“Once you’ve got one on the assistant will check the firmness of the back of the bra and that the straps are firm but not tight. They also check the cups are perfectly covering the full bust and not digging in.”

An experienced bra fitter can help you find the perfect size for your figure. (Credit: Pexels)

I’m confused about bra sizes. What do they mean?

When you read the sizing of a bra you will see that there’s a number followed by a letter, 12A for example. This means there are actually two parts to the sizing of a bra: the band that goes around your middle (this is the number) and the cup (this is the letter).

The bra band size is obtained by measuring under your bust and around your rib cage, while the cup size is measured around the body and the fullest part of the bust. This why it’s so important to have a fitting – you may think you’re one size, but body shape also plays huge role in what bra size you really are.

For example, if you hear the sizes 14C and 10DD you may assume the 14C is way smaller based on the letter alone. But the cups on both of those bras would actually be the same size, while the band on the 10DD would be the smaller one. It’s like bra magic!

Underwire isn’t a necessity, even if you have a fuller bust. (Credit: Pexels)

Do I have to get a bra with underwire?

These days there are so many different styles, some with wire and some without. Rachel suggests you try on one of both so you can make your decision. “Some women are nervous about wearing wires as they worry it will be uncomfortable, but when wearing a correctly fitted bra you should not be able to feel the wire at all. The choice is yours though and there is no wrong or right answer.”

Other options include sports bras and crop tops which are wire-free and often have a cross-over back which give the breasts support, and bralettes which have soft cups and are often in the same style as a bra. They often have an extra layer of fabric covering the breast panel area so your nipples don’t show through your top. They offer minimal support so are a good option if you’re smaller-chested.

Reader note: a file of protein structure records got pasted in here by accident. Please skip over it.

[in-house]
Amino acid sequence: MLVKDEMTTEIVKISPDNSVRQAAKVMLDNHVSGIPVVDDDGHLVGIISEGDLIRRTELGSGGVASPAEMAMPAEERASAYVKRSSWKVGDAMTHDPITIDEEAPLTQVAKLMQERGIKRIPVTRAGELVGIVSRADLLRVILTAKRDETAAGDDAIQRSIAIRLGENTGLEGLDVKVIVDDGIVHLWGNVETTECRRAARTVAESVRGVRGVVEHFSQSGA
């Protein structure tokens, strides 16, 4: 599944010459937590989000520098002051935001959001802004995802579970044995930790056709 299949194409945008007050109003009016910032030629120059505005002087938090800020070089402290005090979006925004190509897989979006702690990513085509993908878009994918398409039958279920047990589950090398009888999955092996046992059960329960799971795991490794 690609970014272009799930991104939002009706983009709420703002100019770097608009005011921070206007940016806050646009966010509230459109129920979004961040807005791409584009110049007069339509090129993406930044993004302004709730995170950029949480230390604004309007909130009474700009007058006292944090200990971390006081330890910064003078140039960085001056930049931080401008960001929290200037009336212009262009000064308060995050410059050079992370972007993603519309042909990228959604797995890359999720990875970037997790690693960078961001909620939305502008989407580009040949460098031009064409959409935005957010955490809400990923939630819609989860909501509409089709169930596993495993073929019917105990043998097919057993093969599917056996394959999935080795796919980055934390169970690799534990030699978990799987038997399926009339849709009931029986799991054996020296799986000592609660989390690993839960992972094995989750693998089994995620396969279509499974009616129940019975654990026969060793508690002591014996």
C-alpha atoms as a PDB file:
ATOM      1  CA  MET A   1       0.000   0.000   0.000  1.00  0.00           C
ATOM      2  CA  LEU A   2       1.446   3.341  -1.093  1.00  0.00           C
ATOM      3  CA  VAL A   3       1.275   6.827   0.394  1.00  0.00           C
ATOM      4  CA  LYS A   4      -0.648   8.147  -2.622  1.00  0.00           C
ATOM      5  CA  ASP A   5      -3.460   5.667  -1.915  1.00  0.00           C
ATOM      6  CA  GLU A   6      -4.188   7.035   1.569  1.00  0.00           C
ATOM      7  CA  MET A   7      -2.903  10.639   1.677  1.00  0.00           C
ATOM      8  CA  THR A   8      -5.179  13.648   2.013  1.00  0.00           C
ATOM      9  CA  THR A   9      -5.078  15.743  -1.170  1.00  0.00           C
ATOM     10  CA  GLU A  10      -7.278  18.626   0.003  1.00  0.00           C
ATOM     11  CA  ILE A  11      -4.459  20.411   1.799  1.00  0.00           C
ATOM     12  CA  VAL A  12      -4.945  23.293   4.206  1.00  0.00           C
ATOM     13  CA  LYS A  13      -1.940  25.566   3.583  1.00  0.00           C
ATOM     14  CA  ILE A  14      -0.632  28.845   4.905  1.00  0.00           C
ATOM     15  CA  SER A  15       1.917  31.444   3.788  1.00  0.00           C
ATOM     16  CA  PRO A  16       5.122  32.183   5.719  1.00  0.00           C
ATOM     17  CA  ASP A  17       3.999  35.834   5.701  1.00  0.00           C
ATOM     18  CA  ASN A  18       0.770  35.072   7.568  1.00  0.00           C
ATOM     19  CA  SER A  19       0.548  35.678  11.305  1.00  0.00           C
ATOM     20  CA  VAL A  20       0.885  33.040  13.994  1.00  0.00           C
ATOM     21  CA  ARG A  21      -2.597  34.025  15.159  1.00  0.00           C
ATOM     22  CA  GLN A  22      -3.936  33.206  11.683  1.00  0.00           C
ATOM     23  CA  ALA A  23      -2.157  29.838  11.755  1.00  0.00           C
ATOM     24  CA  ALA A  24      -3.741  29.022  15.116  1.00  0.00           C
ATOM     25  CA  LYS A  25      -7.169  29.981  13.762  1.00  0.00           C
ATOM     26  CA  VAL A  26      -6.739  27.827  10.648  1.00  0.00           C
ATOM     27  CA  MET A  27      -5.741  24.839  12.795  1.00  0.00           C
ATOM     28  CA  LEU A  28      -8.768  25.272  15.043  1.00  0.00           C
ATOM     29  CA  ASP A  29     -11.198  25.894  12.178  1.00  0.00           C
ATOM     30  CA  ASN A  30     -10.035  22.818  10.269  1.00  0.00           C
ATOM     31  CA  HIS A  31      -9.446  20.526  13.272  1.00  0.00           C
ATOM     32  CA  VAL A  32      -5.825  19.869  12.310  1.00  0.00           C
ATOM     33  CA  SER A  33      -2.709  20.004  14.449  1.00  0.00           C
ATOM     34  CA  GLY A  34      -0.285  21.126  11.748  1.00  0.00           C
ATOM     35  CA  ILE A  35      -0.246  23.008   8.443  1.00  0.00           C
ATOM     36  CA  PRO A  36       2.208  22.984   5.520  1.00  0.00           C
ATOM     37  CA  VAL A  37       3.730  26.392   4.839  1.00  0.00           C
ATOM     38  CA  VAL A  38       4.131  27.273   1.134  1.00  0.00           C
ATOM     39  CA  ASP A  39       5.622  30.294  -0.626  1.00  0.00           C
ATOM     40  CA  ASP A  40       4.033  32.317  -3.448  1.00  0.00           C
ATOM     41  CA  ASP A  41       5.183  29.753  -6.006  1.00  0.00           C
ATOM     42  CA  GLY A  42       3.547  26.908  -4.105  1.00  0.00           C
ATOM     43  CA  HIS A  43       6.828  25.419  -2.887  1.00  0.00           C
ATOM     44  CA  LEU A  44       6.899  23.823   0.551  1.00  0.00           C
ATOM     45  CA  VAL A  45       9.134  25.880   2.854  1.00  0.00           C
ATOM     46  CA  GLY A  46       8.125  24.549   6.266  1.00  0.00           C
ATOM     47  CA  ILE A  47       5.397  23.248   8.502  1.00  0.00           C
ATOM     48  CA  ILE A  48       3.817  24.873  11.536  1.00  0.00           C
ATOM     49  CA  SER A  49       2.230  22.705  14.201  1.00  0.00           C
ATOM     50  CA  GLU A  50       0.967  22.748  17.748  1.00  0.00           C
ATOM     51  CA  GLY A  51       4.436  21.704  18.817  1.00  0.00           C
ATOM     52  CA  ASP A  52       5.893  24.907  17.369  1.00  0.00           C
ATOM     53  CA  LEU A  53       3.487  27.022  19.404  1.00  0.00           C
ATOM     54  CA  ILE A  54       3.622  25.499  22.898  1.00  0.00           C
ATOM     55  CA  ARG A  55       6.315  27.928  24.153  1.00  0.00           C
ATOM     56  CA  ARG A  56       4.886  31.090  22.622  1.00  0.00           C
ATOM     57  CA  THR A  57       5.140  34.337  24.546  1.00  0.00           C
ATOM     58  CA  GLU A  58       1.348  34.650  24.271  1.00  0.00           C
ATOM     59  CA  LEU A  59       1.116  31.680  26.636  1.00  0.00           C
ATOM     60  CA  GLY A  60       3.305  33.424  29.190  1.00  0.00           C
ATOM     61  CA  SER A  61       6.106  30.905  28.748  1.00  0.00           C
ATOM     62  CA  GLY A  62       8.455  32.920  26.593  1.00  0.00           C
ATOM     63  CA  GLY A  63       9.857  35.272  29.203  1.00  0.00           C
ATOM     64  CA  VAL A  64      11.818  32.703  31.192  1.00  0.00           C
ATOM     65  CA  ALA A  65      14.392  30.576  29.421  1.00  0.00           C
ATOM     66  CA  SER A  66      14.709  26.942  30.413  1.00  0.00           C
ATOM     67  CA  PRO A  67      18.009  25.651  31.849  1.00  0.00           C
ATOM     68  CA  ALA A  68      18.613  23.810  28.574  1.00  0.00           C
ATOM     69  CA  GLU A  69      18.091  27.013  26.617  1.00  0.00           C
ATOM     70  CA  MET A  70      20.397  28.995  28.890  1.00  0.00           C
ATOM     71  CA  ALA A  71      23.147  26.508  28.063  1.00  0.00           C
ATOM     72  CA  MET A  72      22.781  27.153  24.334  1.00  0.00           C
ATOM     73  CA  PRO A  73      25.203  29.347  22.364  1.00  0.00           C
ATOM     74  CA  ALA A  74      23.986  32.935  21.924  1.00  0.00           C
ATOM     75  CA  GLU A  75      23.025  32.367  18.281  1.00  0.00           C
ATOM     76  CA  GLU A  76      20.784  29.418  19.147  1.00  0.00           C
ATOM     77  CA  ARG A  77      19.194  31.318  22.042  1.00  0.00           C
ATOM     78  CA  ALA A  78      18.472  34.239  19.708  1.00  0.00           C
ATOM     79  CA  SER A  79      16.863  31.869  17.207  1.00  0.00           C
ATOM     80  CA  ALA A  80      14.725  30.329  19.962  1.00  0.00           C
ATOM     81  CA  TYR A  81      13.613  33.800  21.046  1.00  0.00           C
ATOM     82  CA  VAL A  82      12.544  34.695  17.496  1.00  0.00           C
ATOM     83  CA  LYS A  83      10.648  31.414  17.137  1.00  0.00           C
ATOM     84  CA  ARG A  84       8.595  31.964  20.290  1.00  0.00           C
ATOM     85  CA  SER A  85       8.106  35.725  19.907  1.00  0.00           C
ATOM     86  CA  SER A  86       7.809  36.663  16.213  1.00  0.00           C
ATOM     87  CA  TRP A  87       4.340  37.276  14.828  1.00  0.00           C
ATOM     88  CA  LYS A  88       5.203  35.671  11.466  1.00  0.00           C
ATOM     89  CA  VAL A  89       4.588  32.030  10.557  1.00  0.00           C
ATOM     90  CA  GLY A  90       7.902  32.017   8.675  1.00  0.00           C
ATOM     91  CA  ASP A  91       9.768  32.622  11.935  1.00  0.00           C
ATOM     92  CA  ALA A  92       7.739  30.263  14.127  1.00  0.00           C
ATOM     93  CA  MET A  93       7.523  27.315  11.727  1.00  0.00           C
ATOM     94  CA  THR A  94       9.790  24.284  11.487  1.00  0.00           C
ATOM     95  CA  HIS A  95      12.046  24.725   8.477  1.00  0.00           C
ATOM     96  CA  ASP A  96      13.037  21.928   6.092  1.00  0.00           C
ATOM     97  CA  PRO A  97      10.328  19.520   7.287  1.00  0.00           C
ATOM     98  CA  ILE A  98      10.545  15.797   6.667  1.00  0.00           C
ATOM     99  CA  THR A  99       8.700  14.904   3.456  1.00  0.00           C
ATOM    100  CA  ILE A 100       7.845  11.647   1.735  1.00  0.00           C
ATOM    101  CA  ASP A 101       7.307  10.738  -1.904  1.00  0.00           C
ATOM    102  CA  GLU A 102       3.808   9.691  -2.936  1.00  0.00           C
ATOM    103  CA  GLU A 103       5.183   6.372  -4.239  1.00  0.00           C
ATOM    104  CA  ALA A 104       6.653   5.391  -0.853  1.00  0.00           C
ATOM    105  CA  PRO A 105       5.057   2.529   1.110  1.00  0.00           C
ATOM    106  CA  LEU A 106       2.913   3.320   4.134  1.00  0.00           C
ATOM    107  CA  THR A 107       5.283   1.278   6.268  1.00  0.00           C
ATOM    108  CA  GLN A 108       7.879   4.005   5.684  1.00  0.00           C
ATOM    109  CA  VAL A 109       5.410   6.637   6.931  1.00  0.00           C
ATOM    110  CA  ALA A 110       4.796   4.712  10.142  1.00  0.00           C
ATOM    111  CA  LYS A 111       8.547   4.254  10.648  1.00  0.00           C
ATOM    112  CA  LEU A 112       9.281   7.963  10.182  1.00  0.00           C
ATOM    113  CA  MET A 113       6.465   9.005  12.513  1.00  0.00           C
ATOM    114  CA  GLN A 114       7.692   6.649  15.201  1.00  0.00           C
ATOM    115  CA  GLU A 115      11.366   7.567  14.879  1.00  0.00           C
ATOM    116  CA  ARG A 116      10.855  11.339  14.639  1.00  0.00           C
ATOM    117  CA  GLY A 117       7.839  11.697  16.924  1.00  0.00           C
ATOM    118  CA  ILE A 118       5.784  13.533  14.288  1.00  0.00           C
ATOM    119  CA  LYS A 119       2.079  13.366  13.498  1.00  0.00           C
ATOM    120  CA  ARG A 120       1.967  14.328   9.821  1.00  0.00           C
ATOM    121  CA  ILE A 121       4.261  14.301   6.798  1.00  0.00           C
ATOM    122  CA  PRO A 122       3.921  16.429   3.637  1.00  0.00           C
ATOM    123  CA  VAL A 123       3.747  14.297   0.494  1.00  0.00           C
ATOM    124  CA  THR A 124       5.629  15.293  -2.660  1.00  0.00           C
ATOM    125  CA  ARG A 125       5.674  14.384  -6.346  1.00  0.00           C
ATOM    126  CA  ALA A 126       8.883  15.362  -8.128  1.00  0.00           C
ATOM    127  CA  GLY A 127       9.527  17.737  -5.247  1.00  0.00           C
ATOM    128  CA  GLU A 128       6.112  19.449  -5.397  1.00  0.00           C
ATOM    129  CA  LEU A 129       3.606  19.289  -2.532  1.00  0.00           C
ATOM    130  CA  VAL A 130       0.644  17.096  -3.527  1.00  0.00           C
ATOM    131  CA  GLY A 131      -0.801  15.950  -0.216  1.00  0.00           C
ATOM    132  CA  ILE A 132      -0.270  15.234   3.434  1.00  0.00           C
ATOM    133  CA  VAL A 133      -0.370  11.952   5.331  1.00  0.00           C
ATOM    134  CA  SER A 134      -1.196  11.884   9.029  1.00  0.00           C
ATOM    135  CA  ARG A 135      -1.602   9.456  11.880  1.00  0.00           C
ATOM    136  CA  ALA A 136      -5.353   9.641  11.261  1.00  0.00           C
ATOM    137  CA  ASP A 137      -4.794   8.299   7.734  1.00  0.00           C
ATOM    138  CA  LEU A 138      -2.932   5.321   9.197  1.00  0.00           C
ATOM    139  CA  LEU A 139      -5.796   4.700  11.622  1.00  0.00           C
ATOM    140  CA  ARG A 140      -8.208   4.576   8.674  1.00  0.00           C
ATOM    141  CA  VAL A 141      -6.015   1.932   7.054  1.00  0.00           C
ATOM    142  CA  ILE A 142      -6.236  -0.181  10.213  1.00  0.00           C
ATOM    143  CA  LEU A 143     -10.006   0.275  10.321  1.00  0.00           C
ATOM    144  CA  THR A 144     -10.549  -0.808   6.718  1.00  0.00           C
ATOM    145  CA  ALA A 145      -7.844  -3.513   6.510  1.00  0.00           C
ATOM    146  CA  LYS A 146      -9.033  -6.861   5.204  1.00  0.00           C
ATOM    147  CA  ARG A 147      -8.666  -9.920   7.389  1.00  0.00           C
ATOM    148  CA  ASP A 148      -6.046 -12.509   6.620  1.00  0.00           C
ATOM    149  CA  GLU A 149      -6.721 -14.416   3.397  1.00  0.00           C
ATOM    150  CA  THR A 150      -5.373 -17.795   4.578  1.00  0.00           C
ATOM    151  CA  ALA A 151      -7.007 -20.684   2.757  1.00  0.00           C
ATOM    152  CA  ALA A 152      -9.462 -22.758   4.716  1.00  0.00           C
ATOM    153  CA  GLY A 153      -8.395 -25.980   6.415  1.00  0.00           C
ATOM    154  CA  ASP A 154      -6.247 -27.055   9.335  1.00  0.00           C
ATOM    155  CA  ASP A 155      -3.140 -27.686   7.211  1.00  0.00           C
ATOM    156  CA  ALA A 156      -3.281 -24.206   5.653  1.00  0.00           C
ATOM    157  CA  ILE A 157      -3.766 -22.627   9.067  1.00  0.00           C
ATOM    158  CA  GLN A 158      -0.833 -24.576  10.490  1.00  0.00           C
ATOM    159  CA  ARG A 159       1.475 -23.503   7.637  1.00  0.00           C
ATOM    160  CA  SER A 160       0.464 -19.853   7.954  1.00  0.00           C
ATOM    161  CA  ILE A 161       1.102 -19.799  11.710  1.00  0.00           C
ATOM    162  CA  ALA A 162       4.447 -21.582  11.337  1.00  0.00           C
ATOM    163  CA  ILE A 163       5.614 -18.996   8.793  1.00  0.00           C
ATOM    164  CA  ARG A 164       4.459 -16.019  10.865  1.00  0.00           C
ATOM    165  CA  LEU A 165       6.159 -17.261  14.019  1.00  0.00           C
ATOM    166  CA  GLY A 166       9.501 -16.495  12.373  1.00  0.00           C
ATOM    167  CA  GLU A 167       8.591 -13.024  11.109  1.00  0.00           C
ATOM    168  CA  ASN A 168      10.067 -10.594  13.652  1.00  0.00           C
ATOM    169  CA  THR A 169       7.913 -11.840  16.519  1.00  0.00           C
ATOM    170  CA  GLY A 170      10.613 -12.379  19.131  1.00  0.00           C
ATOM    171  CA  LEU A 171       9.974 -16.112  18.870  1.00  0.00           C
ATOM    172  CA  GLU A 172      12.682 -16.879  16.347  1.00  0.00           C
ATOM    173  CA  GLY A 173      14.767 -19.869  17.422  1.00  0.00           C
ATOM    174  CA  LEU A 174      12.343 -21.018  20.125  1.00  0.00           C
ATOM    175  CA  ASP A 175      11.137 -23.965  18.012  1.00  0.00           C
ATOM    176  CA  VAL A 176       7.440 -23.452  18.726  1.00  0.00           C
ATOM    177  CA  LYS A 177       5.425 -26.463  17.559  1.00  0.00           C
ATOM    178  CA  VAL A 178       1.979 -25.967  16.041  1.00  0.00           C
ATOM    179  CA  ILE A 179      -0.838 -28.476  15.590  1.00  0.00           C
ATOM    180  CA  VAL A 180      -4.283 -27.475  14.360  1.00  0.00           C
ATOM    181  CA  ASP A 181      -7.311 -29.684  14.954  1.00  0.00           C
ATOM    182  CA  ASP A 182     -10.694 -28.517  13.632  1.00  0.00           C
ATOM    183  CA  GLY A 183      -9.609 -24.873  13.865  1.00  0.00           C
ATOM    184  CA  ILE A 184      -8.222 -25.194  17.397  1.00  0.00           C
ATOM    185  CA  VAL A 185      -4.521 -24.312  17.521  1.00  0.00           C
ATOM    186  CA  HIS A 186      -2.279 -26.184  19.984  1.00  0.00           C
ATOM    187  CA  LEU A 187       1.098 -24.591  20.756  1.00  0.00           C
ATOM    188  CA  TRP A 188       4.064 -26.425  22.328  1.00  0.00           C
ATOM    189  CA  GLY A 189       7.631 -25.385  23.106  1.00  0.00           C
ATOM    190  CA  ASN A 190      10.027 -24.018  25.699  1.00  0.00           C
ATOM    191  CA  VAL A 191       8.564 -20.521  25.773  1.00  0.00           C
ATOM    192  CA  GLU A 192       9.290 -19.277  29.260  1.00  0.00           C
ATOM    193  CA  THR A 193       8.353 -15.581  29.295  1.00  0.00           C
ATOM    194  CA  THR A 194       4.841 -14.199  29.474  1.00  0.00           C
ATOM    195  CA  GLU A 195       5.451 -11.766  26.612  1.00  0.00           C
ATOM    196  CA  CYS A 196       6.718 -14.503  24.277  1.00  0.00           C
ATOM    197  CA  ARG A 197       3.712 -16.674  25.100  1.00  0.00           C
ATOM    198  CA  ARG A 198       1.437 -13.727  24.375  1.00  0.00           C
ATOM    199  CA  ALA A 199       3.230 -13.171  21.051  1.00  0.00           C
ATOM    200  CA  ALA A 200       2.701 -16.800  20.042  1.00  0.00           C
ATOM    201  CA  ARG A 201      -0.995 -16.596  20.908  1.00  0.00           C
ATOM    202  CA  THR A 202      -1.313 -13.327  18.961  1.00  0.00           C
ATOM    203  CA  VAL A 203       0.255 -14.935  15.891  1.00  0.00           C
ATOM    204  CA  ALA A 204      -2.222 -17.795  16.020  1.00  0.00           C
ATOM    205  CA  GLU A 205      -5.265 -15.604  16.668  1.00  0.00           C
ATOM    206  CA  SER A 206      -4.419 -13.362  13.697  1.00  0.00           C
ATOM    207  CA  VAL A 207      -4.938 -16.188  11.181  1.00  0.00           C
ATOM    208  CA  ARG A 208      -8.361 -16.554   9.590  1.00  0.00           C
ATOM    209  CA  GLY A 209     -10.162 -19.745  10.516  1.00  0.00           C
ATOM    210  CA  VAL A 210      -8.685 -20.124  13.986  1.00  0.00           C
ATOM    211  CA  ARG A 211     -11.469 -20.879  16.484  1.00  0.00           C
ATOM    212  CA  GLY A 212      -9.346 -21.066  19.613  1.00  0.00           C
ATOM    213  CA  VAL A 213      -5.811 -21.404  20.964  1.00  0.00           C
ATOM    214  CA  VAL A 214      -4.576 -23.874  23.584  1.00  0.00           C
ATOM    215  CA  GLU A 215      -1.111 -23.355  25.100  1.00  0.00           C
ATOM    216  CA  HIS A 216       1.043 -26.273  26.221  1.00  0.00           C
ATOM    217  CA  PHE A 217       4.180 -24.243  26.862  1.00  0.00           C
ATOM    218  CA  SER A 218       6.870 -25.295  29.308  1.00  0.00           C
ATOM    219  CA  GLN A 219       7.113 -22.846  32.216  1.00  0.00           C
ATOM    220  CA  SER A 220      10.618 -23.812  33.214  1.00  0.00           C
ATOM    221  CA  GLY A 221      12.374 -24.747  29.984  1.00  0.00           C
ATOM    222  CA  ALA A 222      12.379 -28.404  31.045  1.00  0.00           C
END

Cute crop styles can be just as supportive and comfy, (Credit: Pexels)

Help, I got a bra and it’s so uncomfortable. Now what?

A correctly fitted bra should be comfortable, so if it’s not then you need to try another size or style. There are five key ways to know if your bra is fitting well, says Rachel.

1. The hooks: the bra should be done up on the first hook. By doing it up on the loosest hook, it gives an additional three months of wear as you can tighten it to the next hook as the bra stretches.

2. The band: the bra should sit firmly but comfortably under the bust and should sit horizontally on the body, never riding up your back.

3. Shoulder straps: these should be not so tight that they leave marks but not too loose, allowing them to slip.

4. The underwire (if yours has it): should lie flat against the side of your rib cage, behind where the breast finishes.

5. The cups: these should be completely filled with your breast and have a smooth outline without bulging up the top or at the sides.

Happy first bra shopping! (Credit: Getty)